Sports Fans Are Not A University's Constituents

Central Cass grad Ellery Bresnahan will graduate from UND next year and end his baseball career with the school discontinuing the baseball program due to budget cuts. Photo via UND Athletics

Last week Grand Forks Herald sports reporter Brad Schlossman threw some shade at University of North Dakota President Ed Schafer over his handling of cuts to the school’s athletic programs.

“The UND President’s Office botched the cutting of the baseball team, resulting in weeks of controversy and negative headlines,” he wrote.

UND had a budget shortfall created by the mismanagement of Schafer’s predecessor, compounded by shortfalls bleeding over from the statewide budget, and Schafer has made it clear that sports programs are a sacred cow he’s willing to slaughter to make ends meet.

Schlossman went on in his column to praise the athletic department for finding room in their diminished budgets for a couple of popular sports announcers. He contrasted the athletic program’s handling of the sports announcers with Schafer’s handling of cuts to the athletic department.

“With this move, the UND athletic department showed it cares about the opinions of its constituents,” he wrote.

Setting aside the larger debate over program cuts at UND, and Schafer’s handling of them specifically, I’d like to take issue with Schlossman’s contention that sports fans are “constituents” of UND (or any public university, for that matter).

That sort of thinking is at root of much of the problems in higher education.

To call sports fans the “constituents” of a public university is to imply that the sports programs the university offers are some sort of a public service. This is ridiculous.

Sports programs are not why our public university exist. It’s not why they were founded. It’s not why taxpayers subsidize them with state and federal dollars. The mission of public universities is education. The constituents of a public university are the students, first and foremost, and the taxpayers second. And the service provided is not hockey or football or any other sport.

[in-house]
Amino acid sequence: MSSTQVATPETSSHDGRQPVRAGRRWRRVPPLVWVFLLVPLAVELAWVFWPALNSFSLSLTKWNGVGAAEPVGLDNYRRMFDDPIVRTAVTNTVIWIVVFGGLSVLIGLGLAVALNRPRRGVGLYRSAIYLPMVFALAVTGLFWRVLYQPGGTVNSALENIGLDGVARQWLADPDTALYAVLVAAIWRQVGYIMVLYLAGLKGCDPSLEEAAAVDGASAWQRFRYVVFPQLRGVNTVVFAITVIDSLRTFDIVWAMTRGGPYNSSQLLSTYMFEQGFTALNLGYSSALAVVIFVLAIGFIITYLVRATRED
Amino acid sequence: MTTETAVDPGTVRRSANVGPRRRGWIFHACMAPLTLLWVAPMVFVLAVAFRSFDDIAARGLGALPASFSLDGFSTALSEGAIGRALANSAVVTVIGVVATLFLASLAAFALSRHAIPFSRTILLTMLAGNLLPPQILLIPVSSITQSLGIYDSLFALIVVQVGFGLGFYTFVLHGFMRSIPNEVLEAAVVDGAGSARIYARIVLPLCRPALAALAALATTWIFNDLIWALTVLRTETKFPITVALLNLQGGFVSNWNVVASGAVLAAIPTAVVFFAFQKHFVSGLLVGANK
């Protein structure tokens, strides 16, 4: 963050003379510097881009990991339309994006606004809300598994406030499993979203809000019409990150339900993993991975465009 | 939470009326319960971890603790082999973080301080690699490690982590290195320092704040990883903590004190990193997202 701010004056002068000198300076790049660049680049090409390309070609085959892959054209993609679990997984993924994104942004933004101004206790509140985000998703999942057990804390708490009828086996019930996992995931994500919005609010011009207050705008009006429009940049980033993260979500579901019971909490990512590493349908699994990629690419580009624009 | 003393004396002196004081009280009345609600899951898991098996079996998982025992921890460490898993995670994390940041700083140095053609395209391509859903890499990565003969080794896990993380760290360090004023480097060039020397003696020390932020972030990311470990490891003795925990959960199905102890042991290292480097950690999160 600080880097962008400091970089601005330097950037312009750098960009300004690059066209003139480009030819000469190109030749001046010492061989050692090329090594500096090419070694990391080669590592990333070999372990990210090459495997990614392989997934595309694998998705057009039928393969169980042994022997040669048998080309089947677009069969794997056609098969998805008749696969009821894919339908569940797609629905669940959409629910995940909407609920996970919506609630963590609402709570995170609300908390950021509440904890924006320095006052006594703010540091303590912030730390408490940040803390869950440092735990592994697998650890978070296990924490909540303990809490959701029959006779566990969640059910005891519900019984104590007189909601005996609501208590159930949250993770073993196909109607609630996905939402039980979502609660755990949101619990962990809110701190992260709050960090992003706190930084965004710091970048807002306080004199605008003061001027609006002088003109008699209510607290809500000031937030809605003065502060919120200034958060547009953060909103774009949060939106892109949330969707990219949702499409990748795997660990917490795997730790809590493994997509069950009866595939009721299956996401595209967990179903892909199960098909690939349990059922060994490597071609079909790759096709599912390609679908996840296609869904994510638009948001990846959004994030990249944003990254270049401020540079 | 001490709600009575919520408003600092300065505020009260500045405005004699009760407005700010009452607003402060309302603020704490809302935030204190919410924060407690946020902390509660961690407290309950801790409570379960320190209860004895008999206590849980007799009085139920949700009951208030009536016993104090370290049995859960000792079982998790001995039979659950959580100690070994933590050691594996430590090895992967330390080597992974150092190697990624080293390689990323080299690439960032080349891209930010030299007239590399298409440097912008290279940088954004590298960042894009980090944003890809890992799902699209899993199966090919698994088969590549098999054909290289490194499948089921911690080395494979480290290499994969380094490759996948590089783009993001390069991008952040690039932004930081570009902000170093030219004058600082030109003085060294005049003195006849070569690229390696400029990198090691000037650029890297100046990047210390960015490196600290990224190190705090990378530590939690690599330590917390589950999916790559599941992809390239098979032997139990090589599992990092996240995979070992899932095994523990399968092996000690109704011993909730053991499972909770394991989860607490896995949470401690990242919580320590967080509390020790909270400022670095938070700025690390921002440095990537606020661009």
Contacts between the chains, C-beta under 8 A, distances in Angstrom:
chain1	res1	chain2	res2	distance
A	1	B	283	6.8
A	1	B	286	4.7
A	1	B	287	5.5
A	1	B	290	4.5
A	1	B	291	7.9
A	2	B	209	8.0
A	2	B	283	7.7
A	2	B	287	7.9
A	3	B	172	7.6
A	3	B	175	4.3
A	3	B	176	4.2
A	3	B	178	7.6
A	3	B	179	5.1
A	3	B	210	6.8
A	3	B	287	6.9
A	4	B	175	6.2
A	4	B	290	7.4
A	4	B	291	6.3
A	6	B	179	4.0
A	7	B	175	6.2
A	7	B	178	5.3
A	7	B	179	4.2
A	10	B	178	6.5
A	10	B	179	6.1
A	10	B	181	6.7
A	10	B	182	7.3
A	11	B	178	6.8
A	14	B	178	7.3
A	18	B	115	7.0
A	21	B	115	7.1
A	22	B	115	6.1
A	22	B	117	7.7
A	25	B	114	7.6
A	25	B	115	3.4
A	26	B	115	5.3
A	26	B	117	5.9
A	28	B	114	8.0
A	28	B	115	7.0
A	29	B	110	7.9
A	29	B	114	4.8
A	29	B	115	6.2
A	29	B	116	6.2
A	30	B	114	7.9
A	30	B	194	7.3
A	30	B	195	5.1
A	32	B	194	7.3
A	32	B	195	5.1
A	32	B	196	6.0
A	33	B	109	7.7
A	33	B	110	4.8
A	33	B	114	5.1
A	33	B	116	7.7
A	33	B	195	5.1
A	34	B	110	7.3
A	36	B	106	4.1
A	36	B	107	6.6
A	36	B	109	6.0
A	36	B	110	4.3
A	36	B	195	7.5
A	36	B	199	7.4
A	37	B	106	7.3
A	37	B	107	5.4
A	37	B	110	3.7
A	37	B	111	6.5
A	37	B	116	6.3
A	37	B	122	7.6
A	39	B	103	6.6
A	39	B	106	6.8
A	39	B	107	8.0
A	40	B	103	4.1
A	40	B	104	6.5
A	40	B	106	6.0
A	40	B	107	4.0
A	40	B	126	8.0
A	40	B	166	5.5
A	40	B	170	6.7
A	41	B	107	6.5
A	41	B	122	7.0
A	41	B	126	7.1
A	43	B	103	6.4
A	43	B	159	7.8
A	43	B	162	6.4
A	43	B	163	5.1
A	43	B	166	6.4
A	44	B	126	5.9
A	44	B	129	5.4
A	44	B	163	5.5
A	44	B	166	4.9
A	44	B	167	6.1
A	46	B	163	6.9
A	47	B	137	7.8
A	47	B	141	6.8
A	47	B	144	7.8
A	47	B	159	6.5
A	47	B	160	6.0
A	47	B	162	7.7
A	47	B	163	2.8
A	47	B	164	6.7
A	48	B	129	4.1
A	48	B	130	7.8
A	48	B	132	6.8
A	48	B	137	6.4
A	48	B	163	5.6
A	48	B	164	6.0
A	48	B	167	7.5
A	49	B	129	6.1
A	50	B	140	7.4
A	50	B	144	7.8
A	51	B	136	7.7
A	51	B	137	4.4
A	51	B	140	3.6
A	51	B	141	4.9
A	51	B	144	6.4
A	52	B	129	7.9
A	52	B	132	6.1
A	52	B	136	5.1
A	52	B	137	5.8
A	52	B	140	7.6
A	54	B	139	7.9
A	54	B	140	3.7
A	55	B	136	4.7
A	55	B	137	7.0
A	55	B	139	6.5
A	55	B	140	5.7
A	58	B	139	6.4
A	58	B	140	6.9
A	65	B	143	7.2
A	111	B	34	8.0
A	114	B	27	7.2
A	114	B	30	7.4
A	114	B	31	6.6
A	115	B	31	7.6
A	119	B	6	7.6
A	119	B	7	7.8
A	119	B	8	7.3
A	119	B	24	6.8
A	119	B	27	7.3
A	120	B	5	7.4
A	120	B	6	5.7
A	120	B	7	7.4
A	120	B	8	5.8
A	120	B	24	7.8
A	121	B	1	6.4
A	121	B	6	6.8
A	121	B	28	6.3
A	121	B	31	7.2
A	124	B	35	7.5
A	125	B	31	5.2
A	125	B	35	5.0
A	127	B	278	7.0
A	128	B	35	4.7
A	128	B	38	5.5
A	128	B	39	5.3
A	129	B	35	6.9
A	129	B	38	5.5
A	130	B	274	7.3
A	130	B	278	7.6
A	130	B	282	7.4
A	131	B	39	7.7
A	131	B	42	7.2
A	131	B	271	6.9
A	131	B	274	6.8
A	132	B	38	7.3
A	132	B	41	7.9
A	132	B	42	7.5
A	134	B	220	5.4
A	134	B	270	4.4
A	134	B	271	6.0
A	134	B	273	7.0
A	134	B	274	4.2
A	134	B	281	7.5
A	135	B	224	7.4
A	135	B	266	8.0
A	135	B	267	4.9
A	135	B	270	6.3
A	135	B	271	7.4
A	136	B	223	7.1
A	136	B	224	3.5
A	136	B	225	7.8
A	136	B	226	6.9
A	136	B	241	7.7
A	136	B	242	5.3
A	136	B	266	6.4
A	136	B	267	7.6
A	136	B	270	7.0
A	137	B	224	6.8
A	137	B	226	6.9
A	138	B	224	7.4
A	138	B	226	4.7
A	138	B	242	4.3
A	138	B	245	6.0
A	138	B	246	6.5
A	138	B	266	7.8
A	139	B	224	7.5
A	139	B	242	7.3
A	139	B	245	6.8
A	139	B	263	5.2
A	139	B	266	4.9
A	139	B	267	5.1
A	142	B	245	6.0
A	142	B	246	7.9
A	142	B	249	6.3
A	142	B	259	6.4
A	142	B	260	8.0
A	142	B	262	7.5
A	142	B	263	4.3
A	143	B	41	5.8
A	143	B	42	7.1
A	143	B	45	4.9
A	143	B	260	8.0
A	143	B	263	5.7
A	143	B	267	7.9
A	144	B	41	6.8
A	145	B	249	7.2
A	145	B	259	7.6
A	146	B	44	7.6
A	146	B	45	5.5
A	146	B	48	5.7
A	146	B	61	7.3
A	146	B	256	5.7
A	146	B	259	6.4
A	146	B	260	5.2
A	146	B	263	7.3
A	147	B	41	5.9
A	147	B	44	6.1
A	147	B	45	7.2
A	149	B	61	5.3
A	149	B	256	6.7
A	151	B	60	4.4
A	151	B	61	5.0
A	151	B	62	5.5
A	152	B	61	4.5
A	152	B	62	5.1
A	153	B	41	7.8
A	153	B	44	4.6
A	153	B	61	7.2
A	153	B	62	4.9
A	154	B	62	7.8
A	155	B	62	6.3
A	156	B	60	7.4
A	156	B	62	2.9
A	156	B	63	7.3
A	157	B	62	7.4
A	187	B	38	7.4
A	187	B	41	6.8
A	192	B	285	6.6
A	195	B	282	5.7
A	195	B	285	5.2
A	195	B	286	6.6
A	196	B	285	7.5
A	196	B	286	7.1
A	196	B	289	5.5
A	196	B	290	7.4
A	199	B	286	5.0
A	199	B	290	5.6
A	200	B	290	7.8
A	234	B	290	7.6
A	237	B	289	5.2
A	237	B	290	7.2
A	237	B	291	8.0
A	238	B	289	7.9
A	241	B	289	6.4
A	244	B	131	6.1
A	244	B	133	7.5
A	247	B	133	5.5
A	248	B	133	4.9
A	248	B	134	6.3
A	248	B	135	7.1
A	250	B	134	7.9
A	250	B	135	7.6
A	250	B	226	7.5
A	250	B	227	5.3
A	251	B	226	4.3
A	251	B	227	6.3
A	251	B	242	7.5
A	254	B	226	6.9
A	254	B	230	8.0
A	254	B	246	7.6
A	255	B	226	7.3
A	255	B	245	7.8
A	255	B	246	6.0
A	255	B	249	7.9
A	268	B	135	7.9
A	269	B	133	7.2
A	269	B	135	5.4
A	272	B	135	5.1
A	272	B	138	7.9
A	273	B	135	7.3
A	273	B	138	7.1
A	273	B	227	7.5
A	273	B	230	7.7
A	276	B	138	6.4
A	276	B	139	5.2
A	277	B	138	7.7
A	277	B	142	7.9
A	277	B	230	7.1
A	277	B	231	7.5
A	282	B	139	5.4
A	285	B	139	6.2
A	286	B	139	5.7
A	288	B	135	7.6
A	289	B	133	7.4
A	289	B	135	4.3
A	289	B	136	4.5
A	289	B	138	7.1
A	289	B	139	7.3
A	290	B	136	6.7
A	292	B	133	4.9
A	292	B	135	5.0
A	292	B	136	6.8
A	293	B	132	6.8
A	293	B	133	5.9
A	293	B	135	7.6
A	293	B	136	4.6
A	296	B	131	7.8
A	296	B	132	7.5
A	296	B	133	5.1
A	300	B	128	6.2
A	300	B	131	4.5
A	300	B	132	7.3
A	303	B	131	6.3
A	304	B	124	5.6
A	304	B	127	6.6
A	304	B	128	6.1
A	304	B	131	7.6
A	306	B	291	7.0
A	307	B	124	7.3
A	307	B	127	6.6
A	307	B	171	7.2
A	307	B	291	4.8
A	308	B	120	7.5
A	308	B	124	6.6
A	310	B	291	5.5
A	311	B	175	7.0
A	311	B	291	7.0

It might be easy to overlook this if sports programs were a benefit to public universities, financially, but they’re not. I’ve pointed this out numerous times before, but sports at UND (as well as North Dakota State in Fargo) cost taxpayers and students millions of dollars each year because they do not produce enough revenue to pay their own bills.

This is fiscal reality at nearly ever public university in the country. The sports programs, as popular as they often are, must be subsidized in the form of student fees and general university dollars in order to stay afloat.

Back to Schlossman’s “constituents” argument, what he’s arguing for is not only university athletics as a sort of public service, but one to be provided to the public at the expense of higher cost of attendance for students and a higher cost of education institutions for taxpayers.

At a time when the cost of higher education, and student loan debate, are serious problems.

Schlossman is a sports reporter by trade (and a gifted one at that), so might be excused from missing how the beat he covers fits into the larger political battle over higher education. But we need to stop ignoring the cost of collegiate athletics to the public, particularly students.

Rob Port is the editor of SayAnythingBlog.com, a columnist for the Forum News Service, and host of the Plain Talk Podcast which you can subscribe to by clicking here.

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